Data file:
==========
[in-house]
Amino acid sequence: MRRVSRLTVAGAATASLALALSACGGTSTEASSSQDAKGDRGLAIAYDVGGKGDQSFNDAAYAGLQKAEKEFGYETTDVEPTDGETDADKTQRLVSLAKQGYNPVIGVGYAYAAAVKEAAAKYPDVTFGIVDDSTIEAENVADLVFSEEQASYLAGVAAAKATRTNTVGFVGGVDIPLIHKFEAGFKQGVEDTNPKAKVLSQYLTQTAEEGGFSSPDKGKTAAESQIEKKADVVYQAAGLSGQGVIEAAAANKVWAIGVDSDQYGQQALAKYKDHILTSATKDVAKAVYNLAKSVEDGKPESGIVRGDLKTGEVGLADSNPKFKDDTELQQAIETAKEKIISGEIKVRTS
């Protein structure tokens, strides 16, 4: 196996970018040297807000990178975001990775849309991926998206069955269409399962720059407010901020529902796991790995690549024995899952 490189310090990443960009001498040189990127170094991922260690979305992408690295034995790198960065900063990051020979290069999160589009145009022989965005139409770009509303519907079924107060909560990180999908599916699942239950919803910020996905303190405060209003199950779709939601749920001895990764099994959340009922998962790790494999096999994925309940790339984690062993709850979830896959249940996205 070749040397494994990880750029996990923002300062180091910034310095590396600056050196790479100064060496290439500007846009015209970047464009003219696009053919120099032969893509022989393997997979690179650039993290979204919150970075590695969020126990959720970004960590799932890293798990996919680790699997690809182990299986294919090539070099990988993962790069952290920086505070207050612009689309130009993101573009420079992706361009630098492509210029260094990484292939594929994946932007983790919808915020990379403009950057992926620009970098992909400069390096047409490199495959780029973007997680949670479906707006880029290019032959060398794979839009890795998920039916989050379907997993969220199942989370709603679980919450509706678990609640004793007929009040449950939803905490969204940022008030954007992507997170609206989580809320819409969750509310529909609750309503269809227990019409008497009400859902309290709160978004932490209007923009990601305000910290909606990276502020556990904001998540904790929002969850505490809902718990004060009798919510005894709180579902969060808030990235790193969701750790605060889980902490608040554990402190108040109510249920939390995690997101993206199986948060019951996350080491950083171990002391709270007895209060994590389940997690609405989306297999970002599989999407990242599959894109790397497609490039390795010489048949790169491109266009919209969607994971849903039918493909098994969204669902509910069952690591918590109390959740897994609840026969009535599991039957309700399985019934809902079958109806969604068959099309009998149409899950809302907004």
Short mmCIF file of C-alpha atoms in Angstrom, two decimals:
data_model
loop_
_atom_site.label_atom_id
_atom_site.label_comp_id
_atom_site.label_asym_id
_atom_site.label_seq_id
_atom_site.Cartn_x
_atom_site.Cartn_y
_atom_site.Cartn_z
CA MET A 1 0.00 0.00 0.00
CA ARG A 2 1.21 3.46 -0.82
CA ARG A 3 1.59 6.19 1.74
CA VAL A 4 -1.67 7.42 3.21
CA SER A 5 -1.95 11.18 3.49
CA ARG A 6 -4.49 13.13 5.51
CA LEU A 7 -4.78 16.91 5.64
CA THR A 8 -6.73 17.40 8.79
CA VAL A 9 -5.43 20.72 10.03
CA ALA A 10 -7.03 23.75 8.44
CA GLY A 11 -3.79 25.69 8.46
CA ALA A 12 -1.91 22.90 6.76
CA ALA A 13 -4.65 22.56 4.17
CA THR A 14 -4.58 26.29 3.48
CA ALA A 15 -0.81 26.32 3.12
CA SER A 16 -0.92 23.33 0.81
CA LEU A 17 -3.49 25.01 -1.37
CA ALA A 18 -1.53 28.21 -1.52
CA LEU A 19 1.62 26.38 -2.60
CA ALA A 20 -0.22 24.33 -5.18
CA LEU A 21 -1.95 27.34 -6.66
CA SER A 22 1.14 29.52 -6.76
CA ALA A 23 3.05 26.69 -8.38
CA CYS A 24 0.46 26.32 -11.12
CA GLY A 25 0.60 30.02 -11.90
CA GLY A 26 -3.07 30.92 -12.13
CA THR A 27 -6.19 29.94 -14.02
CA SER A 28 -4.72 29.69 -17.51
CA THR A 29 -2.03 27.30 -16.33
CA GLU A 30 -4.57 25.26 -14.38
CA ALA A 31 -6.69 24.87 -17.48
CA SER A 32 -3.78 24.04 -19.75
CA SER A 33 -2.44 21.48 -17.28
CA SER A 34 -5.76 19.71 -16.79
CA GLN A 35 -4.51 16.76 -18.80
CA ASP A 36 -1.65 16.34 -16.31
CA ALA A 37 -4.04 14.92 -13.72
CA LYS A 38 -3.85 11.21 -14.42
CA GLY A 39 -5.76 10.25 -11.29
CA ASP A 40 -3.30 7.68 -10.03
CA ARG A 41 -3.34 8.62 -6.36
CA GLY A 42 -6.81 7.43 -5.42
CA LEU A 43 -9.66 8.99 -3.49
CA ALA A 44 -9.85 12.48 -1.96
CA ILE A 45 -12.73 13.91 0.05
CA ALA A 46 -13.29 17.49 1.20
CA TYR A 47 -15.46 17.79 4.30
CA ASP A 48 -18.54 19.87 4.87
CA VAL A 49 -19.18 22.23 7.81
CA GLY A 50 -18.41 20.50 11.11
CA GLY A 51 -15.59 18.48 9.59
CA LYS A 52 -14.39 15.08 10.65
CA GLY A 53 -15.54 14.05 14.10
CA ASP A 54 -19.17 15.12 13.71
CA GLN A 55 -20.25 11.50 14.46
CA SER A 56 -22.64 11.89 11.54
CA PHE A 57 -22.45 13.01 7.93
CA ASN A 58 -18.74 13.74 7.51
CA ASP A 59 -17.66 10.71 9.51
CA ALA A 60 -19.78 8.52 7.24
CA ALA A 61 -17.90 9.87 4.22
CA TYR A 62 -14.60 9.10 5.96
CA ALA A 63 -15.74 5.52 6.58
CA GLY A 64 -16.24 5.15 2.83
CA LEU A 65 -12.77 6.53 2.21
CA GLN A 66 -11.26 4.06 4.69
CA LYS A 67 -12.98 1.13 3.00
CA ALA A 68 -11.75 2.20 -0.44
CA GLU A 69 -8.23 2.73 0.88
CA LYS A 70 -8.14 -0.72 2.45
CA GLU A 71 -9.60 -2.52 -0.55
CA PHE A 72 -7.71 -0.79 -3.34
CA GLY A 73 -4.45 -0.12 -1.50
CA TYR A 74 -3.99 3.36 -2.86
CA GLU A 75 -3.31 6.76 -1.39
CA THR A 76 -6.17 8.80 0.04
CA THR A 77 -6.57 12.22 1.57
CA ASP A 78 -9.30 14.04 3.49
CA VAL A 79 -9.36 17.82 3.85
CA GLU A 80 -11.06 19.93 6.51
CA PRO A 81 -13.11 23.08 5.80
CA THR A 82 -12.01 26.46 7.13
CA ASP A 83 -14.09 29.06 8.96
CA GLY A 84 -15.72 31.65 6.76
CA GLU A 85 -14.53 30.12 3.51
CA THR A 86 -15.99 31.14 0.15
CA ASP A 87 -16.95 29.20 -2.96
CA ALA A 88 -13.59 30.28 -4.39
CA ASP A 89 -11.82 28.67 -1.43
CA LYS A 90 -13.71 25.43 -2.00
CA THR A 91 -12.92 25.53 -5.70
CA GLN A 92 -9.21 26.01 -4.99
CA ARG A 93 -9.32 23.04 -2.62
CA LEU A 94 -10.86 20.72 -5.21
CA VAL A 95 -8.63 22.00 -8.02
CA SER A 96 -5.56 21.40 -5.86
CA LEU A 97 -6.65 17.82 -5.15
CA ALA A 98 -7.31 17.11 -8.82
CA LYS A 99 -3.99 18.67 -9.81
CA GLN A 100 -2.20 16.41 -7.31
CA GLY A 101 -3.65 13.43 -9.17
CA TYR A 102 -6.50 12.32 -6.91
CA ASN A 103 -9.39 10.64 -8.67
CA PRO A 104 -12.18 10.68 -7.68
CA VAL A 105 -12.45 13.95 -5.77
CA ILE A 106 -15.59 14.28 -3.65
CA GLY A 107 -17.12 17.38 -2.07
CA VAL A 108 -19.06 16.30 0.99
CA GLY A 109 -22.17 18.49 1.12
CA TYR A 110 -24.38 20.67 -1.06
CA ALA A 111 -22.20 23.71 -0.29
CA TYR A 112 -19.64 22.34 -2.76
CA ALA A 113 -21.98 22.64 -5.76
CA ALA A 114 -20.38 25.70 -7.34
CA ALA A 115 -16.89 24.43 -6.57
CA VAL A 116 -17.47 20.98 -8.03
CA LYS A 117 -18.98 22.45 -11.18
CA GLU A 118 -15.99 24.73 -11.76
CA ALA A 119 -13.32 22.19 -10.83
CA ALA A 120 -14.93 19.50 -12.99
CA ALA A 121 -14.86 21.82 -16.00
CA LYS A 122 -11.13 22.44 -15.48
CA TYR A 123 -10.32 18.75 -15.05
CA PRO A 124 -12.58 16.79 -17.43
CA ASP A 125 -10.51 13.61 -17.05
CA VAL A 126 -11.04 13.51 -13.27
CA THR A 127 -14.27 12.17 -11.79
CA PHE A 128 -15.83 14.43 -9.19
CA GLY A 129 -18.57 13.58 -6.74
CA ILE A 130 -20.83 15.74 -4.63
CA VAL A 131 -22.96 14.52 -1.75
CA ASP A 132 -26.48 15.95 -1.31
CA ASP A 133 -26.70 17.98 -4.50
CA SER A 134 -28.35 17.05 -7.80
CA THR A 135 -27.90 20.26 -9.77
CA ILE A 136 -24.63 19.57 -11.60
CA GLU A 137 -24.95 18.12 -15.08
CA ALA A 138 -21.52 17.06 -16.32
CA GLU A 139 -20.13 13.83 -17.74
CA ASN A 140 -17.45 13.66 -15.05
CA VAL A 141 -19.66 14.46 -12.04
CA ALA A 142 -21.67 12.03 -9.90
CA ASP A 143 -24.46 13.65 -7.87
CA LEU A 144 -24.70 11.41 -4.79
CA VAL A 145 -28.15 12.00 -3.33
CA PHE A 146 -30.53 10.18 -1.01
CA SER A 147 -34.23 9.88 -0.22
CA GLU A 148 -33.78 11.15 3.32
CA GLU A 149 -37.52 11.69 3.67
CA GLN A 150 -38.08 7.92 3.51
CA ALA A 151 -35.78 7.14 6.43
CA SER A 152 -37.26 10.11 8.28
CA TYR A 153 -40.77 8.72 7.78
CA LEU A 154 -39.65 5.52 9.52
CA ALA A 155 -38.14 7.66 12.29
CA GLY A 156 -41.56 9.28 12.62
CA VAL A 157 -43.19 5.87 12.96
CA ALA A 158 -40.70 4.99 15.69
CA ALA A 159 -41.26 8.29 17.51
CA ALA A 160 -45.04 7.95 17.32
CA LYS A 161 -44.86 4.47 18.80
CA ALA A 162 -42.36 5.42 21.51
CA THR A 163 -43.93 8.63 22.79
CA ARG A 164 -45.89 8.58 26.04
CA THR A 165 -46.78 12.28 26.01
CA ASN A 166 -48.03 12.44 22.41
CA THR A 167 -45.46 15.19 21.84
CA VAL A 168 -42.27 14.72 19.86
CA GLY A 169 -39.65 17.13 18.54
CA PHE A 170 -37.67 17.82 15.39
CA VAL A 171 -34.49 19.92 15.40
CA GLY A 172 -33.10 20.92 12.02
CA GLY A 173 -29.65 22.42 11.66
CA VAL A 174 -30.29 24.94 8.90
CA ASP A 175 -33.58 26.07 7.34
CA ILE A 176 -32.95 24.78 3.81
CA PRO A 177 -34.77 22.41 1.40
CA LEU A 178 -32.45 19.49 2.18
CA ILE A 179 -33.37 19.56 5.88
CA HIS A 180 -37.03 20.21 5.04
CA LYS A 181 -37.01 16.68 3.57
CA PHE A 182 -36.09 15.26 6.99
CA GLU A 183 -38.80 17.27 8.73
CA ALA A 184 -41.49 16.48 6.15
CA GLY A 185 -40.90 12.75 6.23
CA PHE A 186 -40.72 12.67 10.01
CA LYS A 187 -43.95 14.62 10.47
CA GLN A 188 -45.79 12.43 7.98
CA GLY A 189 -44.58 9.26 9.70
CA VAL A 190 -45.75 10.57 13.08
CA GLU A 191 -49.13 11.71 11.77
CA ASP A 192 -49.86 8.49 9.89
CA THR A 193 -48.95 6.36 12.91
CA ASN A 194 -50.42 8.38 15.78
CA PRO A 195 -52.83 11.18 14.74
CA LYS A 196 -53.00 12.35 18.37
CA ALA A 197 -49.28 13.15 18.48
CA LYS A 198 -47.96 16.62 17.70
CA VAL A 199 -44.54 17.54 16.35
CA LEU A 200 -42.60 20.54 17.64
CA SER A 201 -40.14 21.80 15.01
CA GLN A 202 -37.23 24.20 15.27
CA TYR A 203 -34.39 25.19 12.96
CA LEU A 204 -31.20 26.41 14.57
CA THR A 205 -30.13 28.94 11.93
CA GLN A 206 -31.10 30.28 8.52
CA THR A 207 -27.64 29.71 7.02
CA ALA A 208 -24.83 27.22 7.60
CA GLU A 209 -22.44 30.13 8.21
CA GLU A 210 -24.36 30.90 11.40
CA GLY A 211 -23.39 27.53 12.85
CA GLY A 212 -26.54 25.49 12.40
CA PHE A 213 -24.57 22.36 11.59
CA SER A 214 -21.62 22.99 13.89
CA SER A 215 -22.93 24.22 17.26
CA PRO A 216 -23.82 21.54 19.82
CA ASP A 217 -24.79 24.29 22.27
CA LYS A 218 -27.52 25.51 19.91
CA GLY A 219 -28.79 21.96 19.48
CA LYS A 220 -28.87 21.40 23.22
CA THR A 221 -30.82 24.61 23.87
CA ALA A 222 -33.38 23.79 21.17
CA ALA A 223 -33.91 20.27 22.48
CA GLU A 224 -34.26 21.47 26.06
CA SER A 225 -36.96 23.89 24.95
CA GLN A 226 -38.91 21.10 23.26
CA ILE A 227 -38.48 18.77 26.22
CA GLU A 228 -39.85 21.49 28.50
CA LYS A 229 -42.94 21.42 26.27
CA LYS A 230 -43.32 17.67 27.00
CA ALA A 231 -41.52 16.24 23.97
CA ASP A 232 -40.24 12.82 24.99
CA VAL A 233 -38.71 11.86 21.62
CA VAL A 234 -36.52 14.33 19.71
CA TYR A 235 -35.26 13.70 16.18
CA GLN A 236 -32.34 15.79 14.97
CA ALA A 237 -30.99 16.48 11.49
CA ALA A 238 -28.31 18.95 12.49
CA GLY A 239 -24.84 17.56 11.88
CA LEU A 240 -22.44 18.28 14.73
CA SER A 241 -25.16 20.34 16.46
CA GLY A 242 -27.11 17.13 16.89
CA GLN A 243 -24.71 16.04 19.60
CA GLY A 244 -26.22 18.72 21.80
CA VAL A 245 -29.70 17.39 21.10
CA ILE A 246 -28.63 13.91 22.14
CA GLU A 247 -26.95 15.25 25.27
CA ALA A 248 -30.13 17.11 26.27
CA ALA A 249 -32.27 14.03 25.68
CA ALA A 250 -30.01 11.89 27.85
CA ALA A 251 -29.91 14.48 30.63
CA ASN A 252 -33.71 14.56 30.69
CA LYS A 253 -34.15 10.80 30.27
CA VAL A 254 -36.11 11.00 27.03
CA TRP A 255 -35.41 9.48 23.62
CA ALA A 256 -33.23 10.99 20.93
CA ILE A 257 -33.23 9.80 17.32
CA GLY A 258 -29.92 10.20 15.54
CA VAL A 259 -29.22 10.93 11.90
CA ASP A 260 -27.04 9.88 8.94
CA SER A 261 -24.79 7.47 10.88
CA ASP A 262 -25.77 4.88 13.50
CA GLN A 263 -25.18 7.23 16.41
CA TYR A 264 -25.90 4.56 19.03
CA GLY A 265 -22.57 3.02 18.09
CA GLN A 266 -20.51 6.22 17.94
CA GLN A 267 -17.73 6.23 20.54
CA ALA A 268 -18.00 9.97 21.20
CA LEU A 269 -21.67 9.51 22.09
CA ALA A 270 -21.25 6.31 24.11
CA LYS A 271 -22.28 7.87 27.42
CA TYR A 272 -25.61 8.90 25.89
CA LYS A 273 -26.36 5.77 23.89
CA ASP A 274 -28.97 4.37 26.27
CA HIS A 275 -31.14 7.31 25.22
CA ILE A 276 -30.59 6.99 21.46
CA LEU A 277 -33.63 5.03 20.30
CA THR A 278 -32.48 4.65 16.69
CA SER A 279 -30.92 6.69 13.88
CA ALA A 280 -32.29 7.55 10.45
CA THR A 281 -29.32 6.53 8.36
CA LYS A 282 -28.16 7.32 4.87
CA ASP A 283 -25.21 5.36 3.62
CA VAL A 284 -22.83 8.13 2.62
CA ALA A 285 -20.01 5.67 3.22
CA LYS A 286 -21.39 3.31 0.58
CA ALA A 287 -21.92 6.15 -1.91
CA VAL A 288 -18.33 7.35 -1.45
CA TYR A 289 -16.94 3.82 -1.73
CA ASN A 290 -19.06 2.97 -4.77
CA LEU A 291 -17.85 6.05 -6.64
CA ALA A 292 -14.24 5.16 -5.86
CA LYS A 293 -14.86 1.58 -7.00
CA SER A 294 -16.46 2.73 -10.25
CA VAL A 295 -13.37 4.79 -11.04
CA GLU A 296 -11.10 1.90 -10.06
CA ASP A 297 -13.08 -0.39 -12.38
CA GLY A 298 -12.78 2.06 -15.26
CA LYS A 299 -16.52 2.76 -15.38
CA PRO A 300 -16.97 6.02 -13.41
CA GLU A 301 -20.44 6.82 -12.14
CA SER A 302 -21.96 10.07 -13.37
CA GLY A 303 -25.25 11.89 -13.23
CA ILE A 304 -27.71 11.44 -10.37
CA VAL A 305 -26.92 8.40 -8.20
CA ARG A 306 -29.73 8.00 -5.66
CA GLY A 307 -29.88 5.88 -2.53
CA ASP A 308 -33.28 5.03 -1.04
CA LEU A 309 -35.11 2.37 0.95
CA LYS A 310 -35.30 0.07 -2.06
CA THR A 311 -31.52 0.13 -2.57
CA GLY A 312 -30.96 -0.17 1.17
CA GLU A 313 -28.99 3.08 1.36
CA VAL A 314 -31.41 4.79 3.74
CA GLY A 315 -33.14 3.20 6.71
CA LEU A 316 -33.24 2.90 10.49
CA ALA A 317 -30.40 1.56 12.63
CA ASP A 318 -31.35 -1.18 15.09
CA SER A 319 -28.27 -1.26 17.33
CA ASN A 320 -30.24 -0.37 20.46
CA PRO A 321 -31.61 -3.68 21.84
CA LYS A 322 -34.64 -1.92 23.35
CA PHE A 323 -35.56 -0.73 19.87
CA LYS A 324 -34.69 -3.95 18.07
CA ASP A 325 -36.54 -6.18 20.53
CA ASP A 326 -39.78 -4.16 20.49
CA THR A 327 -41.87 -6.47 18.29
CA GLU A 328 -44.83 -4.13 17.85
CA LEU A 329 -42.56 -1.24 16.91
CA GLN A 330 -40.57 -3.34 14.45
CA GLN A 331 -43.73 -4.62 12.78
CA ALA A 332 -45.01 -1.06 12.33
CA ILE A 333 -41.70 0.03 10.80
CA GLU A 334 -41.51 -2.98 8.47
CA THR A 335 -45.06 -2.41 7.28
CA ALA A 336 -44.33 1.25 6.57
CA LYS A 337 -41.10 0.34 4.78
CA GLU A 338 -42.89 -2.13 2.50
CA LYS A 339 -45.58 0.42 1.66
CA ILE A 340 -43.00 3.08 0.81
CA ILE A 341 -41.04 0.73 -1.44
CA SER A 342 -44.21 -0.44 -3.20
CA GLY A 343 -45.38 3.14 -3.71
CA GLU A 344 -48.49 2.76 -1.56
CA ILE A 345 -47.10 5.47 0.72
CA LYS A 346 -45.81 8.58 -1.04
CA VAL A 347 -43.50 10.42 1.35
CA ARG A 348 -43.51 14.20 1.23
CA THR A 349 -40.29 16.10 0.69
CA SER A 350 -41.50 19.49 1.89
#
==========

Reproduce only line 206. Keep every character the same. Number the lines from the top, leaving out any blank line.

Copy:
CA THR A 193 -48.95 6.36 12.91